Ripple CEO Brad Garlinghouse has responded to the latest regulatory complaint against XRP, assuring shareholders that the company will prove their case in the court. In a Dec. 22 blog post, Garlinghouse argued that the legal action against the XRP cryptocurrency brought by the United States Securities and Exchange Commission is an “assault on crypto at large.”
The executive is confident that the regulatory action will have a “snowball effect” on the industry as a whole, potentially affecting major players like Coinbase and all other cryptocurrencies, not just Bitcoin (BTC) and Ether (ETH):
“Ripple, Chris and I may be the ones named in the filing, but this is an assault on crypto at large. In this case, XRP is a proxy for every other ‘alt-coin’ in the space. From there, you have a snowball effect; this isn’t good news for any market maker, exchanges like Coinbase, etc. This sets a terrible industry-wide precedent for any company working with a digital asset.”
Garlinghouse went on to say that the SEC is “engaged in an all-out attack on the crypto industry,” despite the regulator claiming that it is committed to fostering innovation in the digital asset space.
But Ripple will prove their case in the court, Garlinghouse assured. The CEO emphasized that XRP is not an “investment contract” as holders have no connection or relationship with Ripple. Garlinghouse also stressed that the market value of XRP is not correlated with Ripple’s activities unlike securities. “We are not only on the right side of the law, but we will be on the right side of history,” Garlinghouse stated.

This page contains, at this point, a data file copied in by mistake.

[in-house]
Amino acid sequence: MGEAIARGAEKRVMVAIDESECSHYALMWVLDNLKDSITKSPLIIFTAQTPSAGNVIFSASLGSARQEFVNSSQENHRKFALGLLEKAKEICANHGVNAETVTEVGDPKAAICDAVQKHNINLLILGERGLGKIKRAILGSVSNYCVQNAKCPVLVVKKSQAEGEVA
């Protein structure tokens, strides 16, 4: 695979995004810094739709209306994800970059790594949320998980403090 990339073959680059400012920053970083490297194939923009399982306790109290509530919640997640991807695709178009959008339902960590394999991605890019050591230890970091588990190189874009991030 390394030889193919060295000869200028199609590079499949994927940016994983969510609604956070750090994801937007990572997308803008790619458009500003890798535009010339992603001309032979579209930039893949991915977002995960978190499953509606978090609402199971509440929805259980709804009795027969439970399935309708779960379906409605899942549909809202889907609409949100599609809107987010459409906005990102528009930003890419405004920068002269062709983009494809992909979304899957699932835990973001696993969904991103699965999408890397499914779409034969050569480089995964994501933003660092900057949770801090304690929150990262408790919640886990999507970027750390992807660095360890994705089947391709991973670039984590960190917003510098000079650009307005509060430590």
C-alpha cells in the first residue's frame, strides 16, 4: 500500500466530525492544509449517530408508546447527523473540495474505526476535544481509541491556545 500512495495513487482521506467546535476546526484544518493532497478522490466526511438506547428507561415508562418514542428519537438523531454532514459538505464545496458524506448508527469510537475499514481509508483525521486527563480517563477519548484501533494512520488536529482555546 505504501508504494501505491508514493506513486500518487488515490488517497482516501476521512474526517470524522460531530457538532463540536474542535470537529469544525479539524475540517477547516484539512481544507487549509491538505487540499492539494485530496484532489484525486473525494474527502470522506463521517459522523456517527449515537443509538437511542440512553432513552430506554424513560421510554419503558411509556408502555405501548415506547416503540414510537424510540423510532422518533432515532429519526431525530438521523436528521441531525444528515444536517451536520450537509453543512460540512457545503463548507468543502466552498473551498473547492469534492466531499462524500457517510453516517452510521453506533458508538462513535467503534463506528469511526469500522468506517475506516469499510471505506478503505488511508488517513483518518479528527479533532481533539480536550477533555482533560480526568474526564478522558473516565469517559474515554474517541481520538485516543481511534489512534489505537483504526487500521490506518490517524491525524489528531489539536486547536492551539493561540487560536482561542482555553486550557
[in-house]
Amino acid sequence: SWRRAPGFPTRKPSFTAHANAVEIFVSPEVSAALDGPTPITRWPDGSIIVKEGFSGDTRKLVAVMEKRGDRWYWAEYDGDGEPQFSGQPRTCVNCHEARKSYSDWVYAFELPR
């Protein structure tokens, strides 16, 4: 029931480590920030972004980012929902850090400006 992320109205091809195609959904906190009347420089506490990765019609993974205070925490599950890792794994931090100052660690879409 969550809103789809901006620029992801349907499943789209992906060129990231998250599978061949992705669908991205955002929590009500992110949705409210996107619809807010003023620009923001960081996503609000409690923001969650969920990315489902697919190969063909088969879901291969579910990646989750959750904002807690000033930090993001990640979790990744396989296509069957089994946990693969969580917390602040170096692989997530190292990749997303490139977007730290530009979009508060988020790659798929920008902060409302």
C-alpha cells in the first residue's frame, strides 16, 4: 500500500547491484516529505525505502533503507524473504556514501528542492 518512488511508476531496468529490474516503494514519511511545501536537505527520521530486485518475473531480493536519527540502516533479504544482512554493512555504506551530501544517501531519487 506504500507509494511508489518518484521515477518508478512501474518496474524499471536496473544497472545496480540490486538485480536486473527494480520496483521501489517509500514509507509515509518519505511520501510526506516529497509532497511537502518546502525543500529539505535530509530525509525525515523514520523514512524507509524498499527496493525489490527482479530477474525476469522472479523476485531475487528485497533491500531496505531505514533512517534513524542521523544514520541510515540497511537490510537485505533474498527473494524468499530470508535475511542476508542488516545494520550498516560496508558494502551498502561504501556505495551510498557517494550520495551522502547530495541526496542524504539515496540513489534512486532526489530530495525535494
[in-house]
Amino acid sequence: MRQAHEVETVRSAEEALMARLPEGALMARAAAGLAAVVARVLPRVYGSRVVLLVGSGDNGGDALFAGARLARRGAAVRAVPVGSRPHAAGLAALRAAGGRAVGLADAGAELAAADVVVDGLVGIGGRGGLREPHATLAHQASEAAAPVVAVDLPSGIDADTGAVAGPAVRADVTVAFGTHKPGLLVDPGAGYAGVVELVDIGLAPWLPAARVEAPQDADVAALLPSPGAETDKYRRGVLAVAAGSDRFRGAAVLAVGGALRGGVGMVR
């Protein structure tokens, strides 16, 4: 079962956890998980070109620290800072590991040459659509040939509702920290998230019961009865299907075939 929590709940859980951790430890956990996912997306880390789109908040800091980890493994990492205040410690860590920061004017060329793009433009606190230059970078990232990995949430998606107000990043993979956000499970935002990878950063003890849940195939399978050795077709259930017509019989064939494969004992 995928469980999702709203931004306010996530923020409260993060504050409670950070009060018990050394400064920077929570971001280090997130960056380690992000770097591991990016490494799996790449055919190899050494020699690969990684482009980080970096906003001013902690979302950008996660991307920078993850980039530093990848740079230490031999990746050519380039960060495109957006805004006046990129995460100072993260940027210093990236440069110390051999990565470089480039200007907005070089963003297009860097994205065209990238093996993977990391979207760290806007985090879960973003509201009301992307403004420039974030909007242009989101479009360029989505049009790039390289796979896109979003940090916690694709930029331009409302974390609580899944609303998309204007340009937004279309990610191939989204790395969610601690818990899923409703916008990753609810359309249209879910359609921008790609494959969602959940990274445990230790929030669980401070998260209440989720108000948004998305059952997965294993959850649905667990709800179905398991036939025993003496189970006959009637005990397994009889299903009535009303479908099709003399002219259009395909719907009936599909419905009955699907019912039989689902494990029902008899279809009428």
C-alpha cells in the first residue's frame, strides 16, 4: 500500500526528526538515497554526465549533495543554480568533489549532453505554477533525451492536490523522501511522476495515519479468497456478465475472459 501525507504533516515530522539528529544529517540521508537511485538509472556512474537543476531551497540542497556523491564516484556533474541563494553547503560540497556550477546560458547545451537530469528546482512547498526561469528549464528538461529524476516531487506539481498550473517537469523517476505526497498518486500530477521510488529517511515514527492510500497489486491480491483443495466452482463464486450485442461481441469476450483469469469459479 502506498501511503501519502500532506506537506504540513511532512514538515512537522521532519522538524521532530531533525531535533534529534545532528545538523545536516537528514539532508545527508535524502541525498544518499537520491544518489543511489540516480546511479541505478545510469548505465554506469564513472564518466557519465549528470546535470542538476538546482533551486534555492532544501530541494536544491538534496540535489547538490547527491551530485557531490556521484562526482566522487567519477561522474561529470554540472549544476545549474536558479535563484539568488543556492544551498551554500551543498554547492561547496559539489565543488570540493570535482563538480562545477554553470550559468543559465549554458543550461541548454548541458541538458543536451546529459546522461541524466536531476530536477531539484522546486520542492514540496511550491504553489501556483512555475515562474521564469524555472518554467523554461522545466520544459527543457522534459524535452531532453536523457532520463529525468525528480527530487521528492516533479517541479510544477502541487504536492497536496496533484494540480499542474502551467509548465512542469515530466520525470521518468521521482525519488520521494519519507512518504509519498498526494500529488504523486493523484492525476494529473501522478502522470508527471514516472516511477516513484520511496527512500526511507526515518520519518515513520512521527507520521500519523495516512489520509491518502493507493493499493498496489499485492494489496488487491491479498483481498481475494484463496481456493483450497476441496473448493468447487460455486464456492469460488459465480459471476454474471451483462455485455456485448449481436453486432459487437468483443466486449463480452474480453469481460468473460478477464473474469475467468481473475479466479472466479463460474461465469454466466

The CEO also noted that the SEC’s action further pushes Ripple to move their headquarters outside the U.S. However, the company says it still looks forward to working with the new government in order to find a solution. As previously reported, Japan is a primary candidate for Ripple’s new headquarters. In early December, Garlinghouse claimed that U.S. investors make up only 5% of global Ripple customers.
On Dec. 22, the SEC filed a complaint with federal district court in Manhattan, alleging that XRP is a security and accusing Ripple of violating laws by raising over $1.3 billion. Some industry players subsequently claimed that they will not put any efforts to resist the SEC’s decision to deem XRP a security.
Amid reports on the upcoming legal action against Ripple, XRP tumbled 21% on Dec. 22. At publishing time, XRP is down 22% over the past 24 hours, trading at around $0.35.
The U.K.-based investment company informed shareholders that it has allocated 2.5 percent of its portfolio ($15 million) to bitcoin.
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